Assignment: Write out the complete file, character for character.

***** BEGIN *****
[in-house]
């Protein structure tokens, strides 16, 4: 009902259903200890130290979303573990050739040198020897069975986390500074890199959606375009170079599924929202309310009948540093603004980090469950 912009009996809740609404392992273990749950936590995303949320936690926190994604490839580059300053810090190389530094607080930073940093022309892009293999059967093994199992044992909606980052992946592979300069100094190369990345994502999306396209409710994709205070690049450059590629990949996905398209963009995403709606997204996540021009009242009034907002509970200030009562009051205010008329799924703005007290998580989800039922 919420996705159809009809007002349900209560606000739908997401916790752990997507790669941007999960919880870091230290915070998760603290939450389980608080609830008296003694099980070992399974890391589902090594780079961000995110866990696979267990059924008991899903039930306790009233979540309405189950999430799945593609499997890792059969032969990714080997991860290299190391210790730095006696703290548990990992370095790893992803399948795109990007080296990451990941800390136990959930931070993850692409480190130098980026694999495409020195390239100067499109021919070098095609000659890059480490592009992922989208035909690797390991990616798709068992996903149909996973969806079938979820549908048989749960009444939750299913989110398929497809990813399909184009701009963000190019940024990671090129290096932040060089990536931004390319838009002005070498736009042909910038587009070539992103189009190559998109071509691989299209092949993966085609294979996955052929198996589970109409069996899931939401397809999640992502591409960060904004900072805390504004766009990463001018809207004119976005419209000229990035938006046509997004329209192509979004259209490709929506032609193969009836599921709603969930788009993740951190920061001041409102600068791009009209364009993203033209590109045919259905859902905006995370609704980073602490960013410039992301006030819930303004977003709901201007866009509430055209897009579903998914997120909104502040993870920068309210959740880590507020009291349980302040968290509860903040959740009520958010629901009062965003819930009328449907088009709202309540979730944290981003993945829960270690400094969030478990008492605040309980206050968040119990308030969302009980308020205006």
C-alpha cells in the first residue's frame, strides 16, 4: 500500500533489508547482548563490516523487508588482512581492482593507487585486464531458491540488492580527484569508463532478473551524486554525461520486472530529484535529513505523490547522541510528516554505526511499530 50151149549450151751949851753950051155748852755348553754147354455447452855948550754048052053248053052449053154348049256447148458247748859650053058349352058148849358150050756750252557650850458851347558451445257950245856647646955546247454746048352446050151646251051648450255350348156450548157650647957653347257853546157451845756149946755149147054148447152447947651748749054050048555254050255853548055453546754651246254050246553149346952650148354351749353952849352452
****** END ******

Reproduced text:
[in-house]
């Protein structure tokens, strides 16, 4: 009902259903200890130290979303573990050739040198020897069975986390500074890199959606375009170079599924929202309310009948540093603004980090469950 912009009996809740609404392992273990749950936590995303949320936690926190994604490839580059300053810090190389530094607080930073940093022309892009293999059967093994199992044992909606980052992946592979300069100094190369990345994502999306396209409710994709205070690049450059590629990949996905398209963009995403709606997204996540021009009242009034907002509970200030009562009051205010008329799924703005007290998580989800039922 919420996705159809009809007002349900209560606000739908997401916790752990997507790669941007999960919880870091230290915070998760603290939450389980608080609830008296003694099980070992399974890391589902090594780079961000995110866990696979267990059924008991899903039930306790009233979540309405189950999430799945593609499997890792059969032969990714080997991860290299190391210790730095006696703290548990990992370095790893992803399948795109990007080296990451990941800390136990959930931070993850692409480190130098980026694999495409020195390239100067499109021919070098095609000659890059480490592009992922989208035909690797390991990616798709068992996903149909996973969806079938979820549908048989749960009444939750299913989110398929497809990813399909184009701009963000190019940024990671090129290096932040060089990536931004390319838009002005070498736009042909910038587009070539992103189009190559998109071509691989299209092949993966085609294979996955052929198996589970109409069996899931939401397809999640992502591409960060904004900072805390504004766009990463001018809207004119976005419209000229990035938006046509997004329209192509979004259209490709929506032609193969009836599921709603969930788009993740951190920061001041409102600068791009009209364009993203033209590109045919259905859902905006995370609704980073602490960013410039992301006030819930303004977003709901201007866009509430055209897009579903998914997120909104502040993870920068309210959740880590507020009291349980302040968290509860903040959740009520958010629901009062965003819930009328449907088009709202309540979730944290981003993945829960270690400094969030478990008492605040309980206050968040119990308030969302009980308020205006």
C-alpha cells in the first residue's frame, strides 16, 4: 500500500533489508547482548563490516523487508588482512581492482593507487585486464531458491540488492580527484569508463532478473551524486554525461520486472530529484535529513505523490547522541510528516554505526511499530 50151149549450151751949851753950051155748852755348553754147354455447452855948550754048052053248053052449053154348049256447148458247748859650053058349352058148849358150050756750252557650850458851347558451445257950245856647646955546247454746048352446050151646251051648450255350348156450548157650647957653347257853546157451845756149946755149147054148447152447947651748749054050048555254050255853548055453546754651246254050246553149346952650148354351749353952849352452